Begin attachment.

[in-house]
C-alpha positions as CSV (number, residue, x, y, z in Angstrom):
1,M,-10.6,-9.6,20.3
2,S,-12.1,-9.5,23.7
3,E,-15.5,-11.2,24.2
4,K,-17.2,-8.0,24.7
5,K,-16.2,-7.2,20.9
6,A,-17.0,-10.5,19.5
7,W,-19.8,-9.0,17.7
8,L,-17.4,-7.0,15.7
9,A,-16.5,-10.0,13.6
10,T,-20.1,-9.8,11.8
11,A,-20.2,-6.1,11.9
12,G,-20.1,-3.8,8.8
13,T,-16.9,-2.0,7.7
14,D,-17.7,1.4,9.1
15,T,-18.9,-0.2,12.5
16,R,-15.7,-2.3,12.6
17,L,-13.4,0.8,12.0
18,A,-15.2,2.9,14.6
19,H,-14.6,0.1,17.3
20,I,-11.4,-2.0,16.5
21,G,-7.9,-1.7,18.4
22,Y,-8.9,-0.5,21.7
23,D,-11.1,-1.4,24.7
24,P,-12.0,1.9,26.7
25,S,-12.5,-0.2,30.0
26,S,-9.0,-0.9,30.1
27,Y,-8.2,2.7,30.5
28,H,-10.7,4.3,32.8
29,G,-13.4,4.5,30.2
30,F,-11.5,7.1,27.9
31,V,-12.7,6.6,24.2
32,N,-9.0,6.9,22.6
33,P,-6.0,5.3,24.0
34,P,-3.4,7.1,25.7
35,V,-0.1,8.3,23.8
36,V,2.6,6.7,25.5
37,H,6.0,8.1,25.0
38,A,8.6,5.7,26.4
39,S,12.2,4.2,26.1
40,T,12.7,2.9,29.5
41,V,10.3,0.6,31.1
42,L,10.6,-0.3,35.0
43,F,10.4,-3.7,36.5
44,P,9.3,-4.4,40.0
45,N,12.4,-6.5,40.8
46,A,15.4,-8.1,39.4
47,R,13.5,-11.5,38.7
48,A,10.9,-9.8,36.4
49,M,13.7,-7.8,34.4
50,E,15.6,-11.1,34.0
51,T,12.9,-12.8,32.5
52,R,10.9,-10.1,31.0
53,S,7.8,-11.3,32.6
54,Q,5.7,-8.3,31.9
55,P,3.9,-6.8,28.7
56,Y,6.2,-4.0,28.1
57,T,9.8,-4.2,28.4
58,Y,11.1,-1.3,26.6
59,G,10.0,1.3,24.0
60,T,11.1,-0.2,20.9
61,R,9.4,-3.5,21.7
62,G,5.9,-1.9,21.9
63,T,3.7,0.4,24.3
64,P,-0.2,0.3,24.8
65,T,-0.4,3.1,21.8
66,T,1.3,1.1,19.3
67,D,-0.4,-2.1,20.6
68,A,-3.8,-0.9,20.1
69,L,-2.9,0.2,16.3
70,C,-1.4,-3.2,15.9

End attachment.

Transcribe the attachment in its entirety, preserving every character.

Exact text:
[in-house]
C-alpha positions as CSV (number, residue, x, y, z in Angstrom):
1,M,-10.6,-9.6,20.3
2,S,-12.1,-9.5,23.7
3,E,-15.5,-11.2,24.2
4,K,-17.2,-8.0,24.7
5,K,-16.2,-7.2,20.9
6,A,-17.0,-10.5,19.5
7,W,-19.8,-9.0,17.7
8,L,-17.4,-7.0,15.7
9,A,-16.5,-10.0,13.6
10,T,-20.1,-9.8,11.8
11,A,-20.2,-6.1,11.9
12,G,-20.1,-3.8,8.8
13,T,-16.9,-2.0,7.7
14,D,-17.7,1.4,9.1
15,T,-18.9,-0.2,12.5
16,R,-15.7,-2.3,12.6
17,L,-13.4,0.8,12.0
18,A,-15.2,2.9,14.6
19,H,-14.6,0.1,17.3
20,I,-11.4,-2.0,16.5
21,G,-7.9,-1.7,18.4
22,Y,-8.9,-0.5,21.7
23,D,-11.1,-1.4,24.7
24,P,-12.0,1.9,26.7
25,S,-12.5,-0.2,30.0
26,S,-9.0,-0.9,30.1
27,Y,-8.2,2.7,30.5
28,H,-10.7,4.3,32.8
29,G,-13.4,4.5,30.2
30,F,-11.5,7.1,27.9
31,V,-12.7,6.6,24.2
32,N,-9.0,6.9,22.6
33,P,-6.0,5.3,24.0
34,P,-3.4,7.1,25.7
35,V,-0.1,8.3,23.8
36,V,2.6,6.7,25.5
37,H,6.0,8.1,25.0
38,A,8.6,5.7,26.4
39,S,12.2,4.2,26.1
40,T,12.7,2.9,29.5
41,V,10.3,0.6,31.1
42,L,10.6,-0.3,35.0
43,F,10.4,-3.7,36.5
44,P,9.3,-4.4,40.0
45,N,12.4,-6.5,40.8
46,A,15.4,-8.1,39.4
47,R,13.5,-11.5,38.7
48,A,10.9,-9.8,36.4
49,M,13.7,-7.8,34.4
50,E,15.6,-11.1,34.0
51,T,12.9,-12.8,32.5
52,R,10.9,-10.1,31.0
53,S,7.8,-11.3,32.6
54,Q,5.7,-8.3,31.9
55,P,3.9,-6.8,28.7
56,Y,6.2,-4.0,28.1
57,T,9.8,-4.2,28.4
58,Y,11.1,-1.3,26.6
59,G,10.0,1.3,24.0
60,T,11.1,-0.2,20.9
61,R,9.4,-3.5,21.7
62,G,5.9,-1.9,21.9
63,T,3.7,0.4,24.3
64,P,-0.2,0.3,24.8
65,T,-0.4,3.1,21.8
66,T,1.3,1.1,19.3
67,D,-0.4,-2.1,20.6
68,A,-3.8,-0.9,20.1
69,L,-2.9,0.2,16.3
70,C,-1.4,-3.2,15.9